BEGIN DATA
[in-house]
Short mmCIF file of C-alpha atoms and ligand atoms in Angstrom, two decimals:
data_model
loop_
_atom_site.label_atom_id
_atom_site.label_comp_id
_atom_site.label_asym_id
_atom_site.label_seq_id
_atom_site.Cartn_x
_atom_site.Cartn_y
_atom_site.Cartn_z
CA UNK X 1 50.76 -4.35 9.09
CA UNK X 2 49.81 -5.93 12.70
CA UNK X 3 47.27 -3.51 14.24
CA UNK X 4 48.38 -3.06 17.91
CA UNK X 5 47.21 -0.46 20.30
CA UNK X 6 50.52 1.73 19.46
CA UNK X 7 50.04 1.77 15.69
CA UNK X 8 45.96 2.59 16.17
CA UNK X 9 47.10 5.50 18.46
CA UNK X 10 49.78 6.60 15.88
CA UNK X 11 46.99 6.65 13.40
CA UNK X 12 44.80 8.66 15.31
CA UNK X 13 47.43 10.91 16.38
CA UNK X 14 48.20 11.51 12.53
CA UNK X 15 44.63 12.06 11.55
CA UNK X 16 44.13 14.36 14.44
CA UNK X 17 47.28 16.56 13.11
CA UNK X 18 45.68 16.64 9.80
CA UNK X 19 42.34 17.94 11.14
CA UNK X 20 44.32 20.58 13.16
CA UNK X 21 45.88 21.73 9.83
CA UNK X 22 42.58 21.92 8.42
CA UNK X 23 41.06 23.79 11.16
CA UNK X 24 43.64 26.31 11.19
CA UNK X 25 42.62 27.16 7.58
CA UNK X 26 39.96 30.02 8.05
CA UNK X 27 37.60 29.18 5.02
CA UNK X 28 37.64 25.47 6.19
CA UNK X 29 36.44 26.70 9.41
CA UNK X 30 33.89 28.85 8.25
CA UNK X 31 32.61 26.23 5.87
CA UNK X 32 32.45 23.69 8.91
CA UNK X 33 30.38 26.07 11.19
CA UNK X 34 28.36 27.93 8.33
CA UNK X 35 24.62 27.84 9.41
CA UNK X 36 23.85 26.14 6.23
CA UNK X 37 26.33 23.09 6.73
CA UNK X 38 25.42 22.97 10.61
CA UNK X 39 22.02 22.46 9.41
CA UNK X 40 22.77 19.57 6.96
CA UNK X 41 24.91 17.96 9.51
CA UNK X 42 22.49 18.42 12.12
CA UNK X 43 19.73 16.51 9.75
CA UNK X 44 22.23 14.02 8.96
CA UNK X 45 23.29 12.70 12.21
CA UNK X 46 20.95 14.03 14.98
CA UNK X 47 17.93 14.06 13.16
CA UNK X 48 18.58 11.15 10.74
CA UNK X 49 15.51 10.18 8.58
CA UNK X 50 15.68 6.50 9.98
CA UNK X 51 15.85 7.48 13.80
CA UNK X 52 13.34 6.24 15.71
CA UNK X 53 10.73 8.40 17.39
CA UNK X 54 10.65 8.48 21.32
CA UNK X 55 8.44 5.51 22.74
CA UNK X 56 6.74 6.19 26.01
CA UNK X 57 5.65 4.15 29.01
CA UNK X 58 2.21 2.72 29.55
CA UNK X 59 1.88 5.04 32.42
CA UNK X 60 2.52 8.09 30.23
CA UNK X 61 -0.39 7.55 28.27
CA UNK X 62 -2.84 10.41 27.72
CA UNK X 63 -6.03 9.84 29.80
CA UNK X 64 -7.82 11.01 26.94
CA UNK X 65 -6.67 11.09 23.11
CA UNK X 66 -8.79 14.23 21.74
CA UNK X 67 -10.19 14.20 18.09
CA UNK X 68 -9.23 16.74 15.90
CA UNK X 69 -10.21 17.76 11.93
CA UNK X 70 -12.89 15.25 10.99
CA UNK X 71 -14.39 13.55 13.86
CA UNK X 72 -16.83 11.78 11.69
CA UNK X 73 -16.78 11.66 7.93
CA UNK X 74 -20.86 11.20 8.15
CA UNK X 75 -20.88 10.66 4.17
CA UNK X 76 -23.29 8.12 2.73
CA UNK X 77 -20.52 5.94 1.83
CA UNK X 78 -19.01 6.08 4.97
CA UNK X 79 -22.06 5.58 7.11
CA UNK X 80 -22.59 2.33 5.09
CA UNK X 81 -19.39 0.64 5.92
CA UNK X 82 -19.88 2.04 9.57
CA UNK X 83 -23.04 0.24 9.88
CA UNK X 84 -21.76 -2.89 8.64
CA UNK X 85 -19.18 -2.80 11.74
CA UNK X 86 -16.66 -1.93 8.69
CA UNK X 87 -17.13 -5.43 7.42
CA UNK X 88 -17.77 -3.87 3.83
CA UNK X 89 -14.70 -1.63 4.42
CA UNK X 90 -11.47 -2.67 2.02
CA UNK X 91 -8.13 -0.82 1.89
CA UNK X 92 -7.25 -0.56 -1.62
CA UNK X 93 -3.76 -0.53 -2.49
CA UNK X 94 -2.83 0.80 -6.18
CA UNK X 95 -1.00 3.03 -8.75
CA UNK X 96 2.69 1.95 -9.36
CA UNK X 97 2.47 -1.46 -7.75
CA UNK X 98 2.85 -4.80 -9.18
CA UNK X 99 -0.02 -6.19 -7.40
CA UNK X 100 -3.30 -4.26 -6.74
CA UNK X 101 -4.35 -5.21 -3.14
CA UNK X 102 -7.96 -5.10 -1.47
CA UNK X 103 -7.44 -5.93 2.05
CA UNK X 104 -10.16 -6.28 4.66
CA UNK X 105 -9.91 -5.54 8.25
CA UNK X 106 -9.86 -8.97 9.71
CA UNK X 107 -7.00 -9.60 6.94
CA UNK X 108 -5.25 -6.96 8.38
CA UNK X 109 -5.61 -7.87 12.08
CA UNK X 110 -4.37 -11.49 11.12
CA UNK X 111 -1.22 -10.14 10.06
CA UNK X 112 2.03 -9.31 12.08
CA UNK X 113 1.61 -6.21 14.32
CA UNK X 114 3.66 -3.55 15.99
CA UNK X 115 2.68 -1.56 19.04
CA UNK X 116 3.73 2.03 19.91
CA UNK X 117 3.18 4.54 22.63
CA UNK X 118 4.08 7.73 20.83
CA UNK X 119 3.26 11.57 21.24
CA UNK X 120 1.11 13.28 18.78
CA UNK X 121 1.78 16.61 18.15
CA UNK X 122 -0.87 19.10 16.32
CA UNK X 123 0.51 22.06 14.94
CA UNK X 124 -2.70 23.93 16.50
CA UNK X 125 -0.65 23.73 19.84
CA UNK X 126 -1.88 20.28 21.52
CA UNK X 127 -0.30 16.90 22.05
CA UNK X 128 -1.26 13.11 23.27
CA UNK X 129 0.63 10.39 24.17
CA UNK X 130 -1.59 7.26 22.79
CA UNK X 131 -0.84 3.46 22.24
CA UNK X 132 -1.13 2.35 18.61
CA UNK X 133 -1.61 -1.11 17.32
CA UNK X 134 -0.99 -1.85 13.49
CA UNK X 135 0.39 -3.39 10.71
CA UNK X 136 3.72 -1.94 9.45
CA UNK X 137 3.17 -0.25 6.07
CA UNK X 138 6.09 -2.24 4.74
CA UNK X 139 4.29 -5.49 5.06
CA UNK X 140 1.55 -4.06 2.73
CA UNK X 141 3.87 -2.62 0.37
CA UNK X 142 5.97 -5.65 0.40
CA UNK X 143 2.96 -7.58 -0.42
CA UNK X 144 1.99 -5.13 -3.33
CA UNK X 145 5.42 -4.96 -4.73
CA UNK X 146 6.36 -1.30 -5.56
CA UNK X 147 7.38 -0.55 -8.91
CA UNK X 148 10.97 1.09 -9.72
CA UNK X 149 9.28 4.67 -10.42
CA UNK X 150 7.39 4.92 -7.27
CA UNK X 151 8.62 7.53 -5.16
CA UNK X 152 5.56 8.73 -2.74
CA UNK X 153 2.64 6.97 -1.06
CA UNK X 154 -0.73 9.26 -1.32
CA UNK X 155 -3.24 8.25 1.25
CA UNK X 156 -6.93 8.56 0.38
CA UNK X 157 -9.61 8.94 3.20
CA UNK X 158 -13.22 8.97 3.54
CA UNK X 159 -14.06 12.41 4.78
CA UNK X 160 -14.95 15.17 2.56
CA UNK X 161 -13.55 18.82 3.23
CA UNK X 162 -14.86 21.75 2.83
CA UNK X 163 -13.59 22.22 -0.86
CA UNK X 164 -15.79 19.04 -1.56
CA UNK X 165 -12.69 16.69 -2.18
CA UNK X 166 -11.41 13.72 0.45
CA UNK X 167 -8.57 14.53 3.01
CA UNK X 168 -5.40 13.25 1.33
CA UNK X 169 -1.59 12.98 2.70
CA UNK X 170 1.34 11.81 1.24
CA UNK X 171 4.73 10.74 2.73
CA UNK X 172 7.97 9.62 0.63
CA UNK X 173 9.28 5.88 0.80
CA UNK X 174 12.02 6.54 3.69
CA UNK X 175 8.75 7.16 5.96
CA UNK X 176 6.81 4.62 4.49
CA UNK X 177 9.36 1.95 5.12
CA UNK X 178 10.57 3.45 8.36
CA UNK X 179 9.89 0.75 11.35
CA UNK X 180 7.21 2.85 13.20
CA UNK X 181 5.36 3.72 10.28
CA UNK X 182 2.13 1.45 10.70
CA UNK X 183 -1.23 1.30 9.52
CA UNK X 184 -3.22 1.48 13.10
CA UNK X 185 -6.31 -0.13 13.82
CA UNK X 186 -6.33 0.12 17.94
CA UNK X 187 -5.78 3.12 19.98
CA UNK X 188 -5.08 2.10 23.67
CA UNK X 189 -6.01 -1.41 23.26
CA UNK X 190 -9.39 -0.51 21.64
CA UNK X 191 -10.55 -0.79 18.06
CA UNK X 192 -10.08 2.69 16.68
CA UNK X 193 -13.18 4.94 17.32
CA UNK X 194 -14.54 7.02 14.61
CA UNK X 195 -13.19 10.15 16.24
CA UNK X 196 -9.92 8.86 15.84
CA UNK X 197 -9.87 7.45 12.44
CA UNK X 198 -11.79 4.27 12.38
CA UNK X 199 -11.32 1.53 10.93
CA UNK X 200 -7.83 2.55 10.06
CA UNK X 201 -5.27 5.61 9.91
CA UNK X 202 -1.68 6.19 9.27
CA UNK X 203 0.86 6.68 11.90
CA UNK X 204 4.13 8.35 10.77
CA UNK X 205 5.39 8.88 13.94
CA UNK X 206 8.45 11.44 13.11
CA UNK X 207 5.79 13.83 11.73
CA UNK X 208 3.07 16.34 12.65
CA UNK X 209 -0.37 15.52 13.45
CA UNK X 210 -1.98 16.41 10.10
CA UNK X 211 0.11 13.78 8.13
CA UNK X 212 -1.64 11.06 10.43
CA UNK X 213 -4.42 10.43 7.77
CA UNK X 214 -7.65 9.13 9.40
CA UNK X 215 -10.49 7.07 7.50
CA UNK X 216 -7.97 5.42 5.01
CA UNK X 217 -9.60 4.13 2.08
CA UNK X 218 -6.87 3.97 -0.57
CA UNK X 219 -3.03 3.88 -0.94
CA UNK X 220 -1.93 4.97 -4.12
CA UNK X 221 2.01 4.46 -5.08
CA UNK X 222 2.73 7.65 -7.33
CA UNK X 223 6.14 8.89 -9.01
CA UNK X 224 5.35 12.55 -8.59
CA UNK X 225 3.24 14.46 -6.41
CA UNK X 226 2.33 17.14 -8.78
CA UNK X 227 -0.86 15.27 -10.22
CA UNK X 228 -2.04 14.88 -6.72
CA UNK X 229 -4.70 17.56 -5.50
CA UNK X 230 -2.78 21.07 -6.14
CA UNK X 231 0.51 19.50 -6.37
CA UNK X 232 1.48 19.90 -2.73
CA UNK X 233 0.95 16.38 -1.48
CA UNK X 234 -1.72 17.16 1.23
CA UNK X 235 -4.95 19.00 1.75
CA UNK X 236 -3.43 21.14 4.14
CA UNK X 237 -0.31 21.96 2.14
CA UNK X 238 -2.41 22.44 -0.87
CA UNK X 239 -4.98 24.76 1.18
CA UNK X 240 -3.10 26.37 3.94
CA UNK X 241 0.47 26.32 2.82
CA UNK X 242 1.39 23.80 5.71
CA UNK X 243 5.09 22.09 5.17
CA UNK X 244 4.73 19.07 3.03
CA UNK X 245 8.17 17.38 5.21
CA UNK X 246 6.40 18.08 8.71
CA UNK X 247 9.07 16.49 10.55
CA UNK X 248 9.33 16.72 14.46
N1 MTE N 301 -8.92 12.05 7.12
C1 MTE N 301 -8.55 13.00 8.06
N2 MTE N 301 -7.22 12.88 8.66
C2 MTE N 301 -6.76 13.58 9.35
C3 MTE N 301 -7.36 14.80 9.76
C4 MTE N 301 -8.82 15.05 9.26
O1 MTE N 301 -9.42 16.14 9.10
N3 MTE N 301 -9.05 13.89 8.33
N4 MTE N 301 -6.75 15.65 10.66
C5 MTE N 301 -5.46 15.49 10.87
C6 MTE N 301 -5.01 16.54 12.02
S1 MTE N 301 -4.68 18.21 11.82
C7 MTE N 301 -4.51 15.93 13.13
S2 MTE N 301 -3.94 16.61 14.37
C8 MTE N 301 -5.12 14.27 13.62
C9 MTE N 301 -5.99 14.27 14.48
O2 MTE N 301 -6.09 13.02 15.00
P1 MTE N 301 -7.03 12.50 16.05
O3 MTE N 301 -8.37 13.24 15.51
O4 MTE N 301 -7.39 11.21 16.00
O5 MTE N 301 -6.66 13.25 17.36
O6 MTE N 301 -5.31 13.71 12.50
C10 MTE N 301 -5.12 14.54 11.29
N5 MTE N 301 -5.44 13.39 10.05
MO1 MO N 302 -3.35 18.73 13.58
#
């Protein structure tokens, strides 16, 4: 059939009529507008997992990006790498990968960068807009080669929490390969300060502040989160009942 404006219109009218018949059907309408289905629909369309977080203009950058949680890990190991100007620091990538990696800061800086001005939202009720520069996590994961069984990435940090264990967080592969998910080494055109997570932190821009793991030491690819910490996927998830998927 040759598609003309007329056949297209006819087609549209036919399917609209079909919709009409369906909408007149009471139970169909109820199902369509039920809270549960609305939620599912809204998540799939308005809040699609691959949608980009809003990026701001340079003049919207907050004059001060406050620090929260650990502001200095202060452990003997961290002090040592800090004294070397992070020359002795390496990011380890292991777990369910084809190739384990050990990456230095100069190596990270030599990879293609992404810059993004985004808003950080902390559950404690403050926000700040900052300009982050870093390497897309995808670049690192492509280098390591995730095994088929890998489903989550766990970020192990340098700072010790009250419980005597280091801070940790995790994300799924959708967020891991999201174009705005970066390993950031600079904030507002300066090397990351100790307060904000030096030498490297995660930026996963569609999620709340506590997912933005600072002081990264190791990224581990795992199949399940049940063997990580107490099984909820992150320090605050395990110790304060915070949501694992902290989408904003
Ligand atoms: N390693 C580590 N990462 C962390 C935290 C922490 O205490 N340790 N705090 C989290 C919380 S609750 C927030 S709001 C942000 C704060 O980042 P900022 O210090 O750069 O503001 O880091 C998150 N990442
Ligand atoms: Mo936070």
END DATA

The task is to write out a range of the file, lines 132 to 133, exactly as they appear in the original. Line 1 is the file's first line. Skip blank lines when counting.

CA UNK X 121 1.78 16.61 18.15
CA UNK X 122 -0.87 19.10 16.32